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Xbox Review - 'Samurai Shodown V'

by Thomas Wilde on Jan. 18, 2006 @ 1:29 a.m. PST

The Samurai Shodown series has also been known for its willingness to tinker with its unique fighting system, and has resulted in a number of changes over the years. This installment is no different and offers several new features for the dedicated player. Characters can meditate in the heat of battle to affect their stats, and even slow down time for their opponent. Old faithfuls return, and talented gamers can throw their weapons down and fight unarmed.

Genre: Fighting
Publisher: SNK Playmore
Developer: SNK Playmore
Release Date: January 17, 2006


The Samurai Shodown series is probably the most famous fighting franchise SNK has, but that's not saying much. It's not as hard to find a Samurai Shodown cabinet or two strewn throughout the pizza parlors and surviving arcades in the Midwest; by comparison, Fatal Fury or King of Fighters cabinets are as rare as hen's teeth.

If you haven't played a Samurai Shodown game, you're missing out. It's one of the better 2D fighters to arrive in the wake of Street Fighter II's rise to popularity in the early '90s, and it's somehow managed to stick around throughout SNK's 96 bankruptcies and subsequent revivals.

As the name might suggest, it's a weapons-based 2D fighter set in 1786 Japan, during the era when Westerners were just barely beginning to filter into the country. Against this backdrop, for a variety of reasons, samurai, ninja, monks, kabuki artists, and just about anybody else with a weapon and a grudge are finding reasons to cut each other to pieces.

As a fighting game goes, this is a particularly high-risk one. As you might expect, getting smacked in the face with a katana kind of sucks, so many of the cast of a given Samurai Shodown game can cut you in half without really breaking a sweat. Rounds can be over very, very quickly, and that's part of the game's appeal.

Obviously, this is another port of a Neo-Geo MVS game, so its graphics consist of beautiful hand-drawn backgrounds and sprites. The gameplay's here if you want it, but there's barely a polygon to be seen. If you're one of those people who absolutely needs a game to be in 3D, this isn't your thing.

Samurai Shodown V mostly concerns itself with the events during the great famine of the Tenmei period. A renegade military commander has plunged an already chaotic nation into further turmoil, and against that backdrop, 24 warriors set out on journeys for reasons of their own.

Most of the cast from Samurai Shodown IV has returned for the fifth game, with the exceptions of Amakusa and Zankuro. They're joined by four brand-new characters, and six characters that are only sort of new. Those last six – which includes Yumeji and Sankuro, the formerly-unplayable midbosses from the arcade version – are the interesting part.

In Samurai Shodown III and IV, all characters entered the fray with two basic "modes," Slash and Bust. You got different moves and character colors depending on which mode you chose, and generally, Bust Mode was the dark and scary version of the character.

For the fifth game, all the returning characters have either been given a combination of their Slash and Bust moveslists, or their Bust moveslist has been made into a brand new character in its own right. For example, Rasetsumaru – who was a palette swap to begin with – is just Bust Haohmaru from SSIV.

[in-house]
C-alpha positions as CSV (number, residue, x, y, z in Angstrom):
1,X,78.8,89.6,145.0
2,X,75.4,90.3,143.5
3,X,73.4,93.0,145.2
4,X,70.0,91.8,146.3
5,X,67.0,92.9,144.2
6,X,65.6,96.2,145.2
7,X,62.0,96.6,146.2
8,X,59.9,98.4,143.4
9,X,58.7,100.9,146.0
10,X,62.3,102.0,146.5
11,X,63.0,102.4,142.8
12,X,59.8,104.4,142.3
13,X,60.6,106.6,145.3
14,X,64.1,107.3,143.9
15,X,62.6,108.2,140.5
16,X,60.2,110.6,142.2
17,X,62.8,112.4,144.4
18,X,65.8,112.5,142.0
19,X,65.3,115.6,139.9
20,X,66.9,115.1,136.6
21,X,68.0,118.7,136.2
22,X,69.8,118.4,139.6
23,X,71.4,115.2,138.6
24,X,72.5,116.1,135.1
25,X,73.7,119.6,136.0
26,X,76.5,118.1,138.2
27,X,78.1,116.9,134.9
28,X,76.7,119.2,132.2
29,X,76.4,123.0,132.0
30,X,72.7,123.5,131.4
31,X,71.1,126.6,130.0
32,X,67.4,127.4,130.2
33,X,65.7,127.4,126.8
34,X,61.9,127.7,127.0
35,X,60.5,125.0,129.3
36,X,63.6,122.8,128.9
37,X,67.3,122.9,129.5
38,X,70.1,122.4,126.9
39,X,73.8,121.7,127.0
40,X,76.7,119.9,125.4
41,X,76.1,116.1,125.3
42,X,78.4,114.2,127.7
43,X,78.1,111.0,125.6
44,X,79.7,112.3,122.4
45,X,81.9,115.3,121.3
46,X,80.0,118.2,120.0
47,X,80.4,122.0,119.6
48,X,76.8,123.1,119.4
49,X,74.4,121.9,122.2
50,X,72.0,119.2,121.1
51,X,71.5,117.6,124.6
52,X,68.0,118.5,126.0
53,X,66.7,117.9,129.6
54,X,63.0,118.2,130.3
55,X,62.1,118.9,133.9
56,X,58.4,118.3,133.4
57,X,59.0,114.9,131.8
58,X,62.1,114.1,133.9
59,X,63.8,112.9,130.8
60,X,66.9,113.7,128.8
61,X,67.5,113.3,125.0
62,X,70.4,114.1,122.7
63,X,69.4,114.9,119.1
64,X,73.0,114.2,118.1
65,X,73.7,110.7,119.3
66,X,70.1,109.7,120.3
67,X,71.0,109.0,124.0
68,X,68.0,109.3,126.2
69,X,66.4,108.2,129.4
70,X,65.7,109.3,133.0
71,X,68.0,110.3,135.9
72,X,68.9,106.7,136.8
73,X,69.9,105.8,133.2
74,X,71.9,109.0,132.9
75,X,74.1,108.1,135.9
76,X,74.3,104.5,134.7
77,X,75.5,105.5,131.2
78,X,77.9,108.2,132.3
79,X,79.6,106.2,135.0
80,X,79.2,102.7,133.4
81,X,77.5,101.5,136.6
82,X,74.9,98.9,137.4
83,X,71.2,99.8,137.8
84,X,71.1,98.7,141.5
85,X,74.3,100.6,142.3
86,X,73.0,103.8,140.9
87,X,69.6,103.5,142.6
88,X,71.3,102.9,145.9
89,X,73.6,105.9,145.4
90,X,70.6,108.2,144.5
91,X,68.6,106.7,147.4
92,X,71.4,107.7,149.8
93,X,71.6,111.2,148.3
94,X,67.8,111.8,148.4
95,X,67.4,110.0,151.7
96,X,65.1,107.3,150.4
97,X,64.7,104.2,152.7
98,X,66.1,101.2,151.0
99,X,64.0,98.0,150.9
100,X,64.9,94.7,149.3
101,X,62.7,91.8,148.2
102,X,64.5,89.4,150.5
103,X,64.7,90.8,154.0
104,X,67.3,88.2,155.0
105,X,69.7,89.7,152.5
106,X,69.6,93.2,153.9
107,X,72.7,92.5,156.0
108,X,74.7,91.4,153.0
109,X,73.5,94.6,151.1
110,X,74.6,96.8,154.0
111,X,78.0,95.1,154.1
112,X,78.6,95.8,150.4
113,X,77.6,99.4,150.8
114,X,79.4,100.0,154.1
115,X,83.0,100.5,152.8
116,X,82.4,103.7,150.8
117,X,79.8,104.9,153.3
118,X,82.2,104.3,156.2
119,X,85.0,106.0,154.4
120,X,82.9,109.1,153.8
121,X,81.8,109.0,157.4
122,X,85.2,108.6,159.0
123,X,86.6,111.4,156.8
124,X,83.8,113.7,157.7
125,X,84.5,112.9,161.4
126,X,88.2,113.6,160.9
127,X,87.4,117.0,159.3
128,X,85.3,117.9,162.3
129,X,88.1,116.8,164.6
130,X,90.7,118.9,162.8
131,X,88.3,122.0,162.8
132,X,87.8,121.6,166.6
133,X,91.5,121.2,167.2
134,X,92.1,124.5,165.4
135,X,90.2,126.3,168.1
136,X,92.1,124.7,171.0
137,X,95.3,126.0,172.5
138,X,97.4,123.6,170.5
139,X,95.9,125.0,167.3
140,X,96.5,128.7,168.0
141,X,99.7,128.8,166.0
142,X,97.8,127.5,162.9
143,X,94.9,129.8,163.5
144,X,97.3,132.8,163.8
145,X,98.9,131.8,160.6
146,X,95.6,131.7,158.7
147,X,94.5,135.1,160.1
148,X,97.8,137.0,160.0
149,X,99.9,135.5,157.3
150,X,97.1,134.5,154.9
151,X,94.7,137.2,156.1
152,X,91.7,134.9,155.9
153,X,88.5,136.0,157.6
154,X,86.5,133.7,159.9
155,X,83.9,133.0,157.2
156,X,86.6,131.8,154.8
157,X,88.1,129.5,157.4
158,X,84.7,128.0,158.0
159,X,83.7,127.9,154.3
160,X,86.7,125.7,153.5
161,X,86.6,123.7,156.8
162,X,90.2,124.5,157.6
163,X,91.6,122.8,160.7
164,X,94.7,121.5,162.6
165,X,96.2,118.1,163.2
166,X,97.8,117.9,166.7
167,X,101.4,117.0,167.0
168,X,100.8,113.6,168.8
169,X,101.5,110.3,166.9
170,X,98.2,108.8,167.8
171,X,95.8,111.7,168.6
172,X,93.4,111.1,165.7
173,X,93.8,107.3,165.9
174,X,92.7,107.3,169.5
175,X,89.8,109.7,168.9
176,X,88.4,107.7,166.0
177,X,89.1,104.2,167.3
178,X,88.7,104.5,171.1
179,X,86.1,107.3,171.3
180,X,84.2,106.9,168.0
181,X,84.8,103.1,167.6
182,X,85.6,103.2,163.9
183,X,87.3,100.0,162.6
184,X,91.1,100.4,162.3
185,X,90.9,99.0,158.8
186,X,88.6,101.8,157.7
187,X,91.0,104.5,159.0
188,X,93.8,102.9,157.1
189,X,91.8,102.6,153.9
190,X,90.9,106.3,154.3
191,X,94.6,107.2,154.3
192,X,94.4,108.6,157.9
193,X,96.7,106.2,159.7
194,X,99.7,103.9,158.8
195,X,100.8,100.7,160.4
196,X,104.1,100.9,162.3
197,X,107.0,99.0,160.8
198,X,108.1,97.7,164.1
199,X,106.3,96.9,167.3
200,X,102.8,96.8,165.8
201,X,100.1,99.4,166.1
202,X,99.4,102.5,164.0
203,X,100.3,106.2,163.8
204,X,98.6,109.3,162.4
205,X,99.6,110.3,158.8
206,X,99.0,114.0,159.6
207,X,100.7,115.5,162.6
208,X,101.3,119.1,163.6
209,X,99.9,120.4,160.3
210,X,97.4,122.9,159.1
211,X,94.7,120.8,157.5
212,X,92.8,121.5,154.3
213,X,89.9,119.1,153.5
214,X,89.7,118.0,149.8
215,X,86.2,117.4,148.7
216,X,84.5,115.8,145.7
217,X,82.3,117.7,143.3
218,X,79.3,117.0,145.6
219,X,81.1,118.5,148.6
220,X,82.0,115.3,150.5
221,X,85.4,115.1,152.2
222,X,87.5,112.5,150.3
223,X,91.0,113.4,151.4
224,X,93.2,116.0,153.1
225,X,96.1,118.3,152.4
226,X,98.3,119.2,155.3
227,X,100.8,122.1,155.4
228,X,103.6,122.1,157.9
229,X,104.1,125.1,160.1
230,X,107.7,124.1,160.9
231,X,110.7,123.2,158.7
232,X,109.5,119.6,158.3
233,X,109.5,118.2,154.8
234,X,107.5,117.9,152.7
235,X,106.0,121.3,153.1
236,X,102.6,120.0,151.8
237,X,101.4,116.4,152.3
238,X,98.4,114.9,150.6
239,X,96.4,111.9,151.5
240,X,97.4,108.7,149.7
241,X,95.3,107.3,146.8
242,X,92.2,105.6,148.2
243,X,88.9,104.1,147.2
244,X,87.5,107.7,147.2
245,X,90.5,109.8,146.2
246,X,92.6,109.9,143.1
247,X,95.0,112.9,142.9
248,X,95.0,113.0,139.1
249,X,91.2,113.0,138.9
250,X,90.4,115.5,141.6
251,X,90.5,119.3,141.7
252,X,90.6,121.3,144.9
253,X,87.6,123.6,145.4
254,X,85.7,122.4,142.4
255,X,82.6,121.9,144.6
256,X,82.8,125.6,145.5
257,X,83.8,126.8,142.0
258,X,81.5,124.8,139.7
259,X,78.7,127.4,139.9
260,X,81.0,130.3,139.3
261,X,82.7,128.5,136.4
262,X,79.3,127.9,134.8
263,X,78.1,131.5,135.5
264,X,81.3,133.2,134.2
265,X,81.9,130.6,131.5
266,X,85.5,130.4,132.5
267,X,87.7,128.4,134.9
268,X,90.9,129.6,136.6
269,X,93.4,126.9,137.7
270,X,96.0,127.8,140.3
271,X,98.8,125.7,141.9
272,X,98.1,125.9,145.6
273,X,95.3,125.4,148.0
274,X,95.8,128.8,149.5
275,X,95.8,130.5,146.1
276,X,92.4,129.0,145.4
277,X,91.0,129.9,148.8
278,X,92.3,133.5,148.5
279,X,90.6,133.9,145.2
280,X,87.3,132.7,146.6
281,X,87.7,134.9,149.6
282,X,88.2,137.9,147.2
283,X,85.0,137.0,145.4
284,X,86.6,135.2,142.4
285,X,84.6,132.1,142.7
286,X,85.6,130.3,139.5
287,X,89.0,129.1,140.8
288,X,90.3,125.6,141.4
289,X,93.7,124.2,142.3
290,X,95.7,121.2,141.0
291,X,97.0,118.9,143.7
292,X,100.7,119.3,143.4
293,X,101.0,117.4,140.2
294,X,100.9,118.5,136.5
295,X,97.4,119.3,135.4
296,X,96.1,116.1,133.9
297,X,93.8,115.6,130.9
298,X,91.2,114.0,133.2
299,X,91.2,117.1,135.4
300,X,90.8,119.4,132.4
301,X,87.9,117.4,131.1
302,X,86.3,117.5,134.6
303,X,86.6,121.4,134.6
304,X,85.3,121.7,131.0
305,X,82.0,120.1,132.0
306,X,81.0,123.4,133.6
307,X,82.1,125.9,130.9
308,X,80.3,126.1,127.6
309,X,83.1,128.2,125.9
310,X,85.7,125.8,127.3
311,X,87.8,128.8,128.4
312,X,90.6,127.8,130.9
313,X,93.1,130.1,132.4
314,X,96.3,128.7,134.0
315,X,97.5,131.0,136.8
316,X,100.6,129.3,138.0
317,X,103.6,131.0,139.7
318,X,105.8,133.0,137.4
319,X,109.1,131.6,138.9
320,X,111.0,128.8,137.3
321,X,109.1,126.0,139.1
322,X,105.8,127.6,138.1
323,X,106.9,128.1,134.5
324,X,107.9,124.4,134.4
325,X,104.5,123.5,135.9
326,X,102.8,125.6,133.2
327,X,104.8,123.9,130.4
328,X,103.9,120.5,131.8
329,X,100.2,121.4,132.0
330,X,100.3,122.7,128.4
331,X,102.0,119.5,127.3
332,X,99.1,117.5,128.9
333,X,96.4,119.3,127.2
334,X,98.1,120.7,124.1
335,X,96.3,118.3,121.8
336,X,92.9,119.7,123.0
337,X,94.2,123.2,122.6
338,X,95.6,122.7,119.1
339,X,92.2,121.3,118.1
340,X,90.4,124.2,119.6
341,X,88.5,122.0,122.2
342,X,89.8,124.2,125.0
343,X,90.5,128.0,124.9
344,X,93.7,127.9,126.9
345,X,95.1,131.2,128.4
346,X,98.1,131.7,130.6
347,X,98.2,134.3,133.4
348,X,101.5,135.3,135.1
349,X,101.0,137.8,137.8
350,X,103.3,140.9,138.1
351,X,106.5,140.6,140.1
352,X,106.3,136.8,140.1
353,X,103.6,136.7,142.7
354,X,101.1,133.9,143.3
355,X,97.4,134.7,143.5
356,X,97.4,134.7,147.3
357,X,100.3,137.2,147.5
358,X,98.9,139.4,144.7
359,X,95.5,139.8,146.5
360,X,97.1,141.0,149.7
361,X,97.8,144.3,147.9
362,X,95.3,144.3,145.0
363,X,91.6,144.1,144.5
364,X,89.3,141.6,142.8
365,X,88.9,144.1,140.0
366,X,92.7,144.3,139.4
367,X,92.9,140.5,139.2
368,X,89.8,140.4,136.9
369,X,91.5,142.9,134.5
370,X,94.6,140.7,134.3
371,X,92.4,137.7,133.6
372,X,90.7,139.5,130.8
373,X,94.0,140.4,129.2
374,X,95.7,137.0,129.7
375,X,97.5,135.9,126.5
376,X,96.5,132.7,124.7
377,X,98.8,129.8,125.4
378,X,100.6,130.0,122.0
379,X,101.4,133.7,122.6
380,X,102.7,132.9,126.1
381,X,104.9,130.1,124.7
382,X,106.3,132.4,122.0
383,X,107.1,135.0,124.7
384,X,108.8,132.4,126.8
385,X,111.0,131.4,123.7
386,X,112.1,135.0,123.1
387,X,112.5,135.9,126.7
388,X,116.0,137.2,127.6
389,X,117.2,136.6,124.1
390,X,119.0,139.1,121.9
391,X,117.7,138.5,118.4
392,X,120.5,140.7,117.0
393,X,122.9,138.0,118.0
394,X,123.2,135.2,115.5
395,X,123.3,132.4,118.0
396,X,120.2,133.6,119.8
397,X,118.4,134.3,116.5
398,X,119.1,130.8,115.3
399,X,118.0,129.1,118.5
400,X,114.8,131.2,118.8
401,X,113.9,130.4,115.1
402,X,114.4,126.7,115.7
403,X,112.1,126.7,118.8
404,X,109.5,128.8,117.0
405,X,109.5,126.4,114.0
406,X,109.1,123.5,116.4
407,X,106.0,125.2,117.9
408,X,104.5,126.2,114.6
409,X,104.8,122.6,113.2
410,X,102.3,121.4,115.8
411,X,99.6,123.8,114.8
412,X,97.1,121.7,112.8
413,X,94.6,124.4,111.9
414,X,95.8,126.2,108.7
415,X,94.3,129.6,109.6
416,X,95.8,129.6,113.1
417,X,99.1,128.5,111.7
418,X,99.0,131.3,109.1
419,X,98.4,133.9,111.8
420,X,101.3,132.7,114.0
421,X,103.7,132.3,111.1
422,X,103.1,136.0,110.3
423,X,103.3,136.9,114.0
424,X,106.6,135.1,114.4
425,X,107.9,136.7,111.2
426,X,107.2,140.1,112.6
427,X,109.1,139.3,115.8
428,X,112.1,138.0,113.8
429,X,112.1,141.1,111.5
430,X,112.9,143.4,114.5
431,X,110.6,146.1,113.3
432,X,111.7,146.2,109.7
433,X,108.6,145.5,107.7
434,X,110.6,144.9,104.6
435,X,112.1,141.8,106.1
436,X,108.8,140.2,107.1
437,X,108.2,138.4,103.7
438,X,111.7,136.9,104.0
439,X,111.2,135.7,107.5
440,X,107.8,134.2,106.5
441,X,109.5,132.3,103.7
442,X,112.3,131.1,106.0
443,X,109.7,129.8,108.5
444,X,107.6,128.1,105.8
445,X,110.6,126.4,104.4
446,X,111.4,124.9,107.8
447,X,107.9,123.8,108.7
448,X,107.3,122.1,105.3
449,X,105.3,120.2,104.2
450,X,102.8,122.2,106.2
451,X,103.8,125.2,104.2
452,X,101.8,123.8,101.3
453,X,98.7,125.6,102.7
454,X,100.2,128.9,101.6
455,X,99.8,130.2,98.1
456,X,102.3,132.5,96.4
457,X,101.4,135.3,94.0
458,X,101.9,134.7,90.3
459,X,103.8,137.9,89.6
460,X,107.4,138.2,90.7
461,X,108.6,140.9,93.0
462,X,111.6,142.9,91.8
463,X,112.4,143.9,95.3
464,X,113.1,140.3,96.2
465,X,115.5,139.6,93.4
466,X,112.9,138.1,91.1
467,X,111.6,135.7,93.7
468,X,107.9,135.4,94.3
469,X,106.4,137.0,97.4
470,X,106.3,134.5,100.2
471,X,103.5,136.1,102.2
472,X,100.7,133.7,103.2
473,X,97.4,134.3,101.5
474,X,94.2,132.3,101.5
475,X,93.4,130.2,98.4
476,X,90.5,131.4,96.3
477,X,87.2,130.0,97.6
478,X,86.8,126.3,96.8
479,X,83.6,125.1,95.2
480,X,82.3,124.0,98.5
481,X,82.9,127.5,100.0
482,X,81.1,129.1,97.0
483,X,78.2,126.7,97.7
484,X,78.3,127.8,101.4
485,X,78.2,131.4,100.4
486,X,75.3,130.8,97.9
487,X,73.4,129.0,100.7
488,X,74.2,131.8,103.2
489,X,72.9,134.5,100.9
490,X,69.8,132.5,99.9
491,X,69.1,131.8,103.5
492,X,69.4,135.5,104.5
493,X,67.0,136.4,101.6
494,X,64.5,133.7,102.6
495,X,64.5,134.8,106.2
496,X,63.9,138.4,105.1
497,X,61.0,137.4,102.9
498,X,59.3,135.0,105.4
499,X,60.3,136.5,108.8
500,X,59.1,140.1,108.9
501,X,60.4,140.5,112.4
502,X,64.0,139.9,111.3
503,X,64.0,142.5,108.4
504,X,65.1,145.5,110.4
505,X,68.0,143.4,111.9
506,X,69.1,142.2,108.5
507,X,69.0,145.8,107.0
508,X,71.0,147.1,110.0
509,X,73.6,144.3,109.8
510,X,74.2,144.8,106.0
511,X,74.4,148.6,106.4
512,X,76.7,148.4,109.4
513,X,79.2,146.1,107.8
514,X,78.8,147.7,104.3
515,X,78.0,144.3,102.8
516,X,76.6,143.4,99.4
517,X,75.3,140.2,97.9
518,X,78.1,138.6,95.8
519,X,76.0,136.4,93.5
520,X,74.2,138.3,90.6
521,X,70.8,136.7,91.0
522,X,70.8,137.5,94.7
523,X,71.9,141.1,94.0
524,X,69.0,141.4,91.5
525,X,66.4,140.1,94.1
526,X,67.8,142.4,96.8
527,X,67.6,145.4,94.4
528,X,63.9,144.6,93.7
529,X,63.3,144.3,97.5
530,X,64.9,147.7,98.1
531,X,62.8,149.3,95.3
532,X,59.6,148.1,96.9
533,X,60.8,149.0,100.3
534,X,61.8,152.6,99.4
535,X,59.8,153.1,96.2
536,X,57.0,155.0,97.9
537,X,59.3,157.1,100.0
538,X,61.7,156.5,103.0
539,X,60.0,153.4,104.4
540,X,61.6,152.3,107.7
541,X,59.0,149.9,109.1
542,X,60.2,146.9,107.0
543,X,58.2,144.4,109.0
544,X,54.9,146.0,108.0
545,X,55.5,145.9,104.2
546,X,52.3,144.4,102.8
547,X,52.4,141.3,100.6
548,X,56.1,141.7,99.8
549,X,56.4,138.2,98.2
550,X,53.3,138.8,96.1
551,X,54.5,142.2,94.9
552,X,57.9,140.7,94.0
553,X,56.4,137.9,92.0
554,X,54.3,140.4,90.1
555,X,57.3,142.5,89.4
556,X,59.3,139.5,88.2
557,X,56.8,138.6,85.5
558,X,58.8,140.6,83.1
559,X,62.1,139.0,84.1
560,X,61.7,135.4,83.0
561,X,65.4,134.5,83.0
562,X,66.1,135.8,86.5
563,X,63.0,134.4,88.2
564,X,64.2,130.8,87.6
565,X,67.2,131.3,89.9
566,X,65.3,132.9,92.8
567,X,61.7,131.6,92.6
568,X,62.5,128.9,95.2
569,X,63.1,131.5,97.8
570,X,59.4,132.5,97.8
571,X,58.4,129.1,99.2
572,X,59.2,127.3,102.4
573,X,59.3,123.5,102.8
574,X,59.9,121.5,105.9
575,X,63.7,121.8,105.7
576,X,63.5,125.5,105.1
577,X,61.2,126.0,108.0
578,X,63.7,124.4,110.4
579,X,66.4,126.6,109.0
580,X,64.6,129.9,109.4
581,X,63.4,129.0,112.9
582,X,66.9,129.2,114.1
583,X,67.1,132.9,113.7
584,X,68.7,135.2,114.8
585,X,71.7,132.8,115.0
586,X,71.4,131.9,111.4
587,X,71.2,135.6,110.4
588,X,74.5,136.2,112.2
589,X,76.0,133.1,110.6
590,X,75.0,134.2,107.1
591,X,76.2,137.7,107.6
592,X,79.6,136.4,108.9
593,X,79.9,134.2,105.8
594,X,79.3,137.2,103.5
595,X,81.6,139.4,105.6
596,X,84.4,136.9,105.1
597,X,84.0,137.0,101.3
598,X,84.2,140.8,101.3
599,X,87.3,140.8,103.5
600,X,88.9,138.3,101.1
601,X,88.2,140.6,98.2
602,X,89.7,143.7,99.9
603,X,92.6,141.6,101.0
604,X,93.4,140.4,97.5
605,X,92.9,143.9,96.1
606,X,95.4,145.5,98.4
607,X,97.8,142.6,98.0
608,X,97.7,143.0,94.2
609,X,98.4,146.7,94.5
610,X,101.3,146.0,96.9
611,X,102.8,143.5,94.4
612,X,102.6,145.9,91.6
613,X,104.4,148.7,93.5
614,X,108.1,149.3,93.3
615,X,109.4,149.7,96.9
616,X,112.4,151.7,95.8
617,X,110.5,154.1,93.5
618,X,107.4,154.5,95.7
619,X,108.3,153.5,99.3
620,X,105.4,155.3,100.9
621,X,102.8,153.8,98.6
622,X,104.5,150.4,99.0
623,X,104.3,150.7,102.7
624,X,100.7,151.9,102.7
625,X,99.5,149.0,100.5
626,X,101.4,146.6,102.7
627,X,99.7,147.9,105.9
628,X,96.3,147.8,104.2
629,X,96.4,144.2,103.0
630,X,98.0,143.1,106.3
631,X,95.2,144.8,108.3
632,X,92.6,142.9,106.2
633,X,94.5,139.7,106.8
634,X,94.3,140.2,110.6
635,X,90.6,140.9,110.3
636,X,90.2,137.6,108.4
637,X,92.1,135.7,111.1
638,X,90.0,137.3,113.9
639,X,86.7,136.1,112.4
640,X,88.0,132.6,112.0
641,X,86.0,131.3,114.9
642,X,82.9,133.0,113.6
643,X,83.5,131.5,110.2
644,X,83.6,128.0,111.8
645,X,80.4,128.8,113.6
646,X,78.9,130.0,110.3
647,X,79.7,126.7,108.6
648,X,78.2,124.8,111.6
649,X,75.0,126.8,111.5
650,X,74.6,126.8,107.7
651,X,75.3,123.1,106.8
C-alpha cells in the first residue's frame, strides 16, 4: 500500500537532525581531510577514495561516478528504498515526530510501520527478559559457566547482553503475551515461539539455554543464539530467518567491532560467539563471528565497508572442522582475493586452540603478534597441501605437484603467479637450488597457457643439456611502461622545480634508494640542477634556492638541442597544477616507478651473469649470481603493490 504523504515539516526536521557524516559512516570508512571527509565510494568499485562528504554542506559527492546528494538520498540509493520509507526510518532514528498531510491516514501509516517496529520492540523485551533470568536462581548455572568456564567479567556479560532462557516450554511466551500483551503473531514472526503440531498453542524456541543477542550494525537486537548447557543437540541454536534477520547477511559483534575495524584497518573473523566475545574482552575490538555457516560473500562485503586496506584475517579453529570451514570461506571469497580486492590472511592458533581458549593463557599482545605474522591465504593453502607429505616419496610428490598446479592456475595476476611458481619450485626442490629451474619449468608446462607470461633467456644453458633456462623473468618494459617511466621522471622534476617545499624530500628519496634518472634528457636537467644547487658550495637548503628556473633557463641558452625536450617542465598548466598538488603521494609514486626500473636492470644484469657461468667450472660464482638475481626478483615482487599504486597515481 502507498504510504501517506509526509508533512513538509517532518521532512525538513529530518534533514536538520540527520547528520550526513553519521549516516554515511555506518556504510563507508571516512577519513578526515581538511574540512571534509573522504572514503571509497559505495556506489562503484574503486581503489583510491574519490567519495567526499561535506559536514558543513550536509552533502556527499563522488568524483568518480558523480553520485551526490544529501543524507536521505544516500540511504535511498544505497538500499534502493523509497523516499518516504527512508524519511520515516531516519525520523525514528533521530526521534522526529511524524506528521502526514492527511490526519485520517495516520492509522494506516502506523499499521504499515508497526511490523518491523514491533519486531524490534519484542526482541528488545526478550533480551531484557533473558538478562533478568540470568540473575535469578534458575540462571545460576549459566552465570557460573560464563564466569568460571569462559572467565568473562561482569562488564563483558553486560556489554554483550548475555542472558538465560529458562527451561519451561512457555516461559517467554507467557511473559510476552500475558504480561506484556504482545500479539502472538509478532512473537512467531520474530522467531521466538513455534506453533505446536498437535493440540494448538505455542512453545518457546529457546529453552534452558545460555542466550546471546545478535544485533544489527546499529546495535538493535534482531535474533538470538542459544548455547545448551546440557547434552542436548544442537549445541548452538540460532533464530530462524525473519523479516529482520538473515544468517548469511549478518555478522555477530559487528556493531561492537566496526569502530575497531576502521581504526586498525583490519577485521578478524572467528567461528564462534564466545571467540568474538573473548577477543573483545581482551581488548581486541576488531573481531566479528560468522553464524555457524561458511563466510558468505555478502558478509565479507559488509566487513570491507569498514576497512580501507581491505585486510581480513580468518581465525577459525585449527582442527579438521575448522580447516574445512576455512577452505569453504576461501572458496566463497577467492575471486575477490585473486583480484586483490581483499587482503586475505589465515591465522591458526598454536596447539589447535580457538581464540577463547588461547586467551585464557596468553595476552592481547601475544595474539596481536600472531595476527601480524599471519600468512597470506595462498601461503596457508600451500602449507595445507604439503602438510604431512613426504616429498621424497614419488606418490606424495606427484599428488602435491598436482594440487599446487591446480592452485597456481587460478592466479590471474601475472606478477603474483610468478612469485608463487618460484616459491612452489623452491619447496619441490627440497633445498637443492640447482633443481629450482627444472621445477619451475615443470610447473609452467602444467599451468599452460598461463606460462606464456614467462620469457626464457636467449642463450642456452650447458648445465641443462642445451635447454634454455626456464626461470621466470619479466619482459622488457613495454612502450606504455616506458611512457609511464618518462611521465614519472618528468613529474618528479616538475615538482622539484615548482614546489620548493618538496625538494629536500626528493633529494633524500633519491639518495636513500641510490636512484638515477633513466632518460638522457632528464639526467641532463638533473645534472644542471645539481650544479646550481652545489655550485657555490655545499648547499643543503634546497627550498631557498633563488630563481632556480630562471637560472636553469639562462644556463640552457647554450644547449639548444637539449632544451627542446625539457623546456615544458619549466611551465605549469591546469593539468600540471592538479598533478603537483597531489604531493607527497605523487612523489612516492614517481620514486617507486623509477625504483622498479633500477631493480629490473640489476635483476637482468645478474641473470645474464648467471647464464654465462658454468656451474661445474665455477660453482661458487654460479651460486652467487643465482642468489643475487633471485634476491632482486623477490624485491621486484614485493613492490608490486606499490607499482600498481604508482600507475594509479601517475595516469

Some characters have been vastly improved by the abolishment of the Slash/Bust system, like Charlotte, who's now a force to be reckoned with. (She's like the Terry Bogard of this game, in that she can just repeat special moves over and over again until she wins.) Other characters, like Ukyo Tachibana, have been pretty much boned, especially in the face of powerful newcomers like Mina (whose reliance on missile attacks can be difficult for newbie players to get used to) and Yoshitora.

While the character balance is a bit off, . The abusable 14-hit strings have been removed from the game, along with the life recovery and ABC auto-combos. In their place are some new tweaks, like the ability to dramatically slow down your opponent as a desperation move. You can also hit the Black button at any time to pull off a Rage Explosion, powering up your character at the expense of his super meter.

It's worthy of note that this game is not Samurai Shodown V Special, the arcade upgrade that was released last year, and as such, several of those new features are not present here. Gaoh isn't playable, the various gameplay tweaks in Special aren't present, and the vicious Zetsumei Ougi "fatalities" – which honestly have more in common with Guilty Gear's Instant Kills than anything else – aren't in this game. Hopefully, SNK won't try to pull off a 20-dollar re-release of SSV in a few months, a la Capcom... but the potential's there, unfortunately.

With 26 characters to play with, even if some of them are completely worthless, Samurai Shodown V is a quality 2D fighter from a developer that usually knows its way around a quality 2D fighter. The traditional SNK problems are present here, like character balance, and the hand-drawn art will probably put off polygon-addicted modern gamers. For people like me who grew up on this stuff, this is a solid installment in a quality series, and belongs in the library of every former arcade fanatic.

Score: 8.4/10

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